There isn’t a single stoplight on Molokai, and what few businesses there are often close up shop before sunset. With a population of about 7,000 people, it’s just about the most rural main island you can easily visit, and it is often described as the most Hawaiian island as well.

Much of the island is inaccessible, or accessible only by boat, small plane, or donkey. But the island’s largely untouched natural beauty is second to none. As on Kauai, the few permanent residents on Molokai have long resisted large-scale developments, turning away planned resorts and offering instead small hotels, and condo and vacation home rentals.

There isn’t much to do on Molokai, but that’s the point. You can admire the striking sea cliffs and tall waterfalls, or make a pilgrimage to the historic town of Kalaupapa (where Saint Damien tended to the sick). You can go hiking, biking, swimming or sunbathing. But generally the less you do, the happier you’ll probably be.

In terms of real estate, the market is very small, and fairly slow moving. There are usually fewer than 200 active listings at any given time, most clustered at the remote and dry west end of Molokai or along the central south shore. Considering the deliberately slow pace of growth, you probably wouldn’t buy a Molokai property as an investment. And you really shouldn’t consider living there without spending a lot of quality time experiencing the place.

Lanai

Like Molokai, Lanai also boasts of its lack of traffic lights. Its population hovers below 3,000. But Lanai is also the home to two incredibly luxurious world-class resorts.

The island has been privately owned for much of modern history, much of it serving as the world’s largest pineapple plantation for much of the 20th century under James Dole (of the Dole Food Company), and now as a world-class getaway under billionaire David Murdock.

Apart from condos within the resort complexes, most of the properties available for sale on Lanai are single family homes, many in Lanai City. Prices range from a quarter of a million dollars for a modest cottage to nearly three million dollars for a custom oceanview home. There are also luxury homes clustered around the resorts in Koele and Manele.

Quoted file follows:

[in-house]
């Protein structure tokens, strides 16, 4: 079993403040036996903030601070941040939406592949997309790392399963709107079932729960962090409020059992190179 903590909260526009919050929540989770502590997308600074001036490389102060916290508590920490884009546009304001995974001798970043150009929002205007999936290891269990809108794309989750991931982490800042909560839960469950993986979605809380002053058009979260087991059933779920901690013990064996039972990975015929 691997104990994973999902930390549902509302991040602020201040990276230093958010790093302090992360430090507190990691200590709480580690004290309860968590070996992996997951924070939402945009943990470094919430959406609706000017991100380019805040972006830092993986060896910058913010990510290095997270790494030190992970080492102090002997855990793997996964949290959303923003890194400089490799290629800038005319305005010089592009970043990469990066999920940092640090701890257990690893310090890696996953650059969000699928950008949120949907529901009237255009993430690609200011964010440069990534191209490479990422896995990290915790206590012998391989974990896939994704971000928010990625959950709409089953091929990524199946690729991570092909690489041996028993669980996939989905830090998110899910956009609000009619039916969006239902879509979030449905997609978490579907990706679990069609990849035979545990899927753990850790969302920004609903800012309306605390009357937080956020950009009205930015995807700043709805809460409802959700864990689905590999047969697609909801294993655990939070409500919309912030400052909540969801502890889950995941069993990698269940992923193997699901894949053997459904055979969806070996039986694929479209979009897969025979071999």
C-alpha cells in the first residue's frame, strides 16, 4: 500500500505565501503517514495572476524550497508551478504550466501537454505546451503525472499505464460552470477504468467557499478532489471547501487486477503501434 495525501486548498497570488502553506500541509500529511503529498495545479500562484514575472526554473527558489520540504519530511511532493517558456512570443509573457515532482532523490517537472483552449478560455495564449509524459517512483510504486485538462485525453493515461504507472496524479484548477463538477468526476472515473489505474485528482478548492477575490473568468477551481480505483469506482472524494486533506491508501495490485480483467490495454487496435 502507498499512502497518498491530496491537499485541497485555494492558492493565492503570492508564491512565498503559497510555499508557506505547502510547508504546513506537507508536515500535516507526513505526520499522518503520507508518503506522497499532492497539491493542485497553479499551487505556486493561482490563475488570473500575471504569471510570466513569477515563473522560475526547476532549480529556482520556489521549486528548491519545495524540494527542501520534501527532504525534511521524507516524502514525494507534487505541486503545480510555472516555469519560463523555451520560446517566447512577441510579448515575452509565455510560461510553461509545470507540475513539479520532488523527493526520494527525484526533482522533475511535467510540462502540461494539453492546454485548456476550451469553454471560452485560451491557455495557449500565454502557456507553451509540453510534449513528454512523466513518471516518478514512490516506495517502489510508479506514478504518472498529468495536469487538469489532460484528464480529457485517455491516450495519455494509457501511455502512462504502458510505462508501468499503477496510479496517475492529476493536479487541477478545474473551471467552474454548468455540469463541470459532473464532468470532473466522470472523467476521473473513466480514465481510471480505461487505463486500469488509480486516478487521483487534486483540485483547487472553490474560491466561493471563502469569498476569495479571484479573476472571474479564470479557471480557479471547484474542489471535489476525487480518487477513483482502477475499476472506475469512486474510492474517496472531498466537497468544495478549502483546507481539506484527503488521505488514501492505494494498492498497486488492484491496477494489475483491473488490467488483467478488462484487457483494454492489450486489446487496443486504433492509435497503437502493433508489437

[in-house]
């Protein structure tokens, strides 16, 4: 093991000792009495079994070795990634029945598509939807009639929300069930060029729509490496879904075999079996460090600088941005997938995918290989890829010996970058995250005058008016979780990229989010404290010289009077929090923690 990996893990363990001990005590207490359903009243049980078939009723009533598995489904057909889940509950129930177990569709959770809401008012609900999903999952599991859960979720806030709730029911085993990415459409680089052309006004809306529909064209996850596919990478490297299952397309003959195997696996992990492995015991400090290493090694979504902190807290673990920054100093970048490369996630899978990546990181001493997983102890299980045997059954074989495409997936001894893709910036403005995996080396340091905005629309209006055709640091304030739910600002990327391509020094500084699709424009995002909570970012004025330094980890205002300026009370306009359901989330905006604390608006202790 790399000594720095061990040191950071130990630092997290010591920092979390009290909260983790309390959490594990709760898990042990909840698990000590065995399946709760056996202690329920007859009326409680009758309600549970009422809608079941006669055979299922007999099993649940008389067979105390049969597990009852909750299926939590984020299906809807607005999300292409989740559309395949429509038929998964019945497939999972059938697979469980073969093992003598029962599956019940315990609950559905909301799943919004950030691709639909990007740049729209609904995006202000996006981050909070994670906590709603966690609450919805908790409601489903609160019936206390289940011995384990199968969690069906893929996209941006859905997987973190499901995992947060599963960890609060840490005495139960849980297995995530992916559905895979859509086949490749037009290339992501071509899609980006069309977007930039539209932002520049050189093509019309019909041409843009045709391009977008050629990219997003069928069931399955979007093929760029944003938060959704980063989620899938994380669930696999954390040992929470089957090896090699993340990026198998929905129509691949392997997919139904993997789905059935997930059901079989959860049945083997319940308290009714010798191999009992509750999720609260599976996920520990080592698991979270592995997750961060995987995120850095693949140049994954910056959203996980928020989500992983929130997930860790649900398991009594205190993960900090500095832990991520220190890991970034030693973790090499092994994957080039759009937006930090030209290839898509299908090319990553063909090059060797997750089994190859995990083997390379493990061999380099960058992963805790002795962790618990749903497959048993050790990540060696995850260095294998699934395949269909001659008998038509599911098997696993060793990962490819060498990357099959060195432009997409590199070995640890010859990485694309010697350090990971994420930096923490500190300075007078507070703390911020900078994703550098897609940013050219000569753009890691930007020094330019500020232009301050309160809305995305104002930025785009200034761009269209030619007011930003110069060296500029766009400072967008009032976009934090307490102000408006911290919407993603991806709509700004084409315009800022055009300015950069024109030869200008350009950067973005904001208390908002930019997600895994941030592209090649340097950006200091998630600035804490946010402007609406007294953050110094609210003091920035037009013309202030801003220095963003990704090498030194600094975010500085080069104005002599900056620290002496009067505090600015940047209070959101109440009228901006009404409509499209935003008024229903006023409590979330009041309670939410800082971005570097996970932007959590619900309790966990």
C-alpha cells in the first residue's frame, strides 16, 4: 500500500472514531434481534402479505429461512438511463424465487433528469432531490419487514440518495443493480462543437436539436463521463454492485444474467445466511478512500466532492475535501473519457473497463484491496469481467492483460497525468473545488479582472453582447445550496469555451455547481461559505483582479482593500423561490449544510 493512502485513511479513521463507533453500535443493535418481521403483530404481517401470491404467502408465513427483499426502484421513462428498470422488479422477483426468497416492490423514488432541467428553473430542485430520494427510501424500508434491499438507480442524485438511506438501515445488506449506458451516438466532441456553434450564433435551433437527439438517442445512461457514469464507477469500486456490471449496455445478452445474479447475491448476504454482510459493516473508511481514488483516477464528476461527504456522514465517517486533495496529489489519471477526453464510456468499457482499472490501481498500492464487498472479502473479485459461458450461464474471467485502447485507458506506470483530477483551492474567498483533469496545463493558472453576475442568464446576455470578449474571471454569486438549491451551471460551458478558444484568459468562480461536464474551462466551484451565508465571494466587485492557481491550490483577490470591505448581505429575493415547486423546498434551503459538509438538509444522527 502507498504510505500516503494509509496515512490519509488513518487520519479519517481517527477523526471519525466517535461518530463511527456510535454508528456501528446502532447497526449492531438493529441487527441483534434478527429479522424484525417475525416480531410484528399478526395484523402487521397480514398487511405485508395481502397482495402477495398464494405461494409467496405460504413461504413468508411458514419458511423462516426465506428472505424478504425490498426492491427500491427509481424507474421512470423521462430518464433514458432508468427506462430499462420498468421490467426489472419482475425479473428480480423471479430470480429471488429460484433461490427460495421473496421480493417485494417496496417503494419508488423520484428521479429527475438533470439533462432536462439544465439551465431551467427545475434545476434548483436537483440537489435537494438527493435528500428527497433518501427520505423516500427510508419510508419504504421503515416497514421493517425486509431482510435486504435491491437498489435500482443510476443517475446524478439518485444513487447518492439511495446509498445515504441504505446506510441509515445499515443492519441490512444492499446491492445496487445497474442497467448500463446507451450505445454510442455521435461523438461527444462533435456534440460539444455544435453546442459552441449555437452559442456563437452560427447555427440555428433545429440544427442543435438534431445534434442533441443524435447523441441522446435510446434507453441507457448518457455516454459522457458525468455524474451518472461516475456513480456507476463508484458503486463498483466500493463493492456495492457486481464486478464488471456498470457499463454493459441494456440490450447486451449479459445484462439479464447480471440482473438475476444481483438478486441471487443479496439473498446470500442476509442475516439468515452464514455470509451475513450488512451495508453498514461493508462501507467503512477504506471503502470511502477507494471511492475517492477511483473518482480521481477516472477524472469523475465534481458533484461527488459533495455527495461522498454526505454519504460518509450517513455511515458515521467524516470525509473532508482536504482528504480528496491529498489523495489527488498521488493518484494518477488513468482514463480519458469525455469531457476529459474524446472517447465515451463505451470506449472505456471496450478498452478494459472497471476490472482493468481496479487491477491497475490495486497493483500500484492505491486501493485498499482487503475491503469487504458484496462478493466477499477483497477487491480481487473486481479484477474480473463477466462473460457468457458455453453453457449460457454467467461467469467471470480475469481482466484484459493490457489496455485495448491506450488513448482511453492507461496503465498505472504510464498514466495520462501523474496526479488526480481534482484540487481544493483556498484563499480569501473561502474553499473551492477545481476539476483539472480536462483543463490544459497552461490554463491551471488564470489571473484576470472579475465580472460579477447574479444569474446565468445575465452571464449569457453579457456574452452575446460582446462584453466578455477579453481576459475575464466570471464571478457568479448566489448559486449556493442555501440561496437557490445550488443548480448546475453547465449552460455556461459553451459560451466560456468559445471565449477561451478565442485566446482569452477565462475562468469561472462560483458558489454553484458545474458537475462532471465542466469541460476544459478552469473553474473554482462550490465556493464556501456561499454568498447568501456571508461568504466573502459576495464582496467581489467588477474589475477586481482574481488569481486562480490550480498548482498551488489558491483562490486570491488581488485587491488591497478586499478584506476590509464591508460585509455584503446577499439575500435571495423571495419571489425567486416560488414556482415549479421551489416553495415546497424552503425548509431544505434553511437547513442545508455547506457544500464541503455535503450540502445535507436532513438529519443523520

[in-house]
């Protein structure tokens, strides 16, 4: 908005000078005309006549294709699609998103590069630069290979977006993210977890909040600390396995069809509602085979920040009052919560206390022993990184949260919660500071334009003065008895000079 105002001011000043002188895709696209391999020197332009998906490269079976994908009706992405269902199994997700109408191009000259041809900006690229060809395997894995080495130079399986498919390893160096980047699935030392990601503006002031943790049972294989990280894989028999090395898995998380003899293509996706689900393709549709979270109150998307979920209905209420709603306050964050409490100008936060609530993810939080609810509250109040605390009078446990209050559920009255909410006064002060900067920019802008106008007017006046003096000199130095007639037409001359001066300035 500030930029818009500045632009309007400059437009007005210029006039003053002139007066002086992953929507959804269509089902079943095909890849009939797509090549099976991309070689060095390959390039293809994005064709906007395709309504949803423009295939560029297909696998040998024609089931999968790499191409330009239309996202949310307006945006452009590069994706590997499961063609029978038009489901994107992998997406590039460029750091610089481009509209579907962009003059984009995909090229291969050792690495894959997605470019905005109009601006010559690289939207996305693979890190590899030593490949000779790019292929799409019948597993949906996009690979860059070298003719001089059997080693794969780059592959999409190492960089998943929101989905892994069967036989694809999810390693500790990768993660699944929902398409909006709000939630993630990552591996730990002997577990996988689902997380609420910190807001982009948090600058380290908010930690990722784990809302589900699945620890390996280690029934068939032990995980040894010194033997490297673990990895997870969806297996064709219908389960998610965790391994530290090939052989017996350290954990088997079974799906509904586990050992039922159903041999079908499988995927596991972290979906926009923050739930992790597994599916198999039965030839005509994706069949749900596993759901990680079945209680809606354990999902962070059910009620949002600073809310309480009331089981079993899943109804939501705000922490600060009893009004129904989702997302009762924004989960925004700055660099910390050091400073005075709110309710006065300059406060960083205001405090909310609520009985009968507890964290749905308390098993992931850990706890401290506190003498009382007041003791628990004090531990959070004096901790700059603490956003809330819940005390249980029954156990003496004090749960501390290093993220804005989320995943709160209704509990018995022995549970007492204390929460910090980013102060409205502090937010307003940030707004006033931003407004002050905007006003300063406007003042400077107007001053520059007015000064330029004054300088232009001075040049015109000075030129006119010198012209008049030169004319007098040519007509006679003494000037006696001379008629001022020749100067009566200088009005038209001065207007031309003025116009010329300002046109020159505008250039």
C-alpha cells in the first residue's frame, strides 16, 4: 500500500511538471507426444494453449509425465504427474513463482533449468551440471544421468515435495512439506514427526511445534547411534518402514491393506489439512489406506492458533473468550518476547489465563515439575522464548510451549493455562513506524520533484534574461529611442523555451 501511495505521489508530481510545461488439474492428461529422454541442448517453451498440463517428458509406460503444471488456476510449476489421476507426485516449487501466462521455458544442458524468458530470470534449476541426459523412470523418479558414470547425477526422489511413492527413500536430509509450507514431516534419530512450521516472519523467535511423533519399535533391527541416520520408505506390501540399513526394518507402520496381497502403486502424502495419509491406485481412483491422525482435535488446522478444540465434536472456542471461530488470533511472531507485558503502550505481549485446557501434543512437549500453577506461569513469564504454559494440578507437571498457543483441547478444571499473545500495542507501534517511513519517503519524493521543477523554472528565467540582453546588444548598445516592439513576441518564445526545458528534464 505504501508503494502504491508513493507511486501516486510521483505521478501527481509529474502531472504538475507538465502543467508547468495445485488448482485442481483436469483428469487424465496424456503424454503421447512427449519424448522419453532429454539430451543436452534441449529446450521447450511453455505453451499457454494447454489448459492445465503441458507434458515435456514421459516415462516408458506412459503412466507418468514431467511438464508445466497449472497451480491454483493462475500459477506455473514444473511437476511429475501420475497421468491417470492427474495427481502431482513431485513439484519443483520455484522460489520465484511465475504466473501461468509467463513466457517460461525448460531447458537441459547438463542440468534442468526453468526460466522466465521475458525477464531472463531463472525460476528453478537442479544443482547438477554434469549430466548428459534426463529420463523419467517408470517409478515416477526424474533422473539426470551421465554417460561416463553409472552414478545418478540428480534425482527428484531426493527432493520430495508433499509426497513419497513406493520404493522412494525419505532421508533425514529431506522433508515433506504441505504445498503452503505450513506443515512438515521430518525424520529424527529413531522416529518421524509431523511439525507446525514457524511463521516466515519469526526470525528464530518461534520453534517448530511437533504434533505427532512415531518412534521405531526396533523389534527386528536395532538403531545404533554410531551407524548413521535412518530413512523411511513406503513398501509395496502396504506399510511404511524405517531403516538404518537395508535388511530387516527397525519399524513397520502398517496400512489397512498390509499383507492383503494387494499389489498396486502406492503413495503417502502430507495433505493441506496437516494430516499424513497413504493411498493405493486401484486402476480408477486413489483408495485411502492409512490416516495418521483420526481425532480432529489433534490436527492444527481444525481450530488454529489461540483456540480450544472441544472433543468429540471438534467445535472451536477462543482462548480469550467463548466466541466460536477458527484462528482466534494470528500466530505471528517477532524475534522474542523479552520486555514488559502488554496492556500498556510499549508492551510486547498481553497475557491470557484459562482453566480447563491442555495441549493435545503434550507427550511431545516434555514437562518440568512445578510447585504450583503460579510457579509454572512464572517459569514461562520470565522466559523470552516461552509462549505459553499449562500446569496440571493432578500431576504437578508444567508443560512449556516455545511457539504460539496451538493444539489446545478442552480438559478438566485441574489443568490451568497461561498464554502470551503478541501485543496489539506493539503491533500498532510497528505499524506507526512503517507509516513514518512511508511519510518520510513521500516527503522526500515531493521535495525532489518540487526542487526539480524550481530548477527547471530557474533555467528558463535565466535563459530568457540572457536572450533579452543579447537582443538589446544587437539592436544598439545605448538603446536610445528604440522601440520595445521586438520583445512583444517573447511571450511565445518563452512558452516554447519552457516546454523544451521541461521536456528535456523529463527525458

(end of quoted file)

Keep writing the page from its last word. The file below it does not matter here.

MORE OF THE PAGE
Niihau

The smallest of the inhabited Hawaiian Islands, Niihau has been wholly owned by the Robinson Family since 1864. Most of its 130 or so residents speak Hawaiian as their first and only language, and very few people outside the family ever get to visit.

Kahoolawe

The smallest of the eight main Hawaiian Islands, Kahoolawe is uninhabited. For more than 50 years, the U.S. military used the island for target practice, hitting it with bombs, missiles, and massive test explosions. In 1994, the U.S. military formally handed control of Kahoolawe back to the state of Hawaii, and modest efforts are now underway to recover and restore what remains of its historic, cultural and natural resources.


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URL to article: http://blog.relocation.com/moving-to-hawaii-know-your-islands/

URLs in this post:

[1] Image: http://blog.relocation.com/wp-content/uploads/2010/11/beach_by_ryan_ozawa1.jpg

[2] Aloha Living: http://www.alohaliving.com/Portal/Home/index.asp

[3] Hawaii property: http://www.alohaliving.com/RealEstate/Home/index.asp

[4] real estate: https://www.relocation.com/real_estate/

[5] Honolulu real estate: http://www.alohaliving.com/RealEstate/PropertySearch/Search.asp?page=1

[6] Hawaii foreclosures: http://alohaliving.foreclosure.com/state/hi.html

[7] Hawaii real estate: http://www.alohaliving.com/RealEstate/Hawaii-RealEstate/index.asp

[8] Maui home: http://www.alohaliving.com/RealEstate/Maui-RealEstate/index.asp

[9] neighborhoods: https://www.relocation.com/real_estate/neighborhood.html

[10] rental properties: https://www.relocation.com/rentals/

[11] Island real estate: http://www.alohaliving.com/RealEstate/BigIsland-RealEstate/index.asp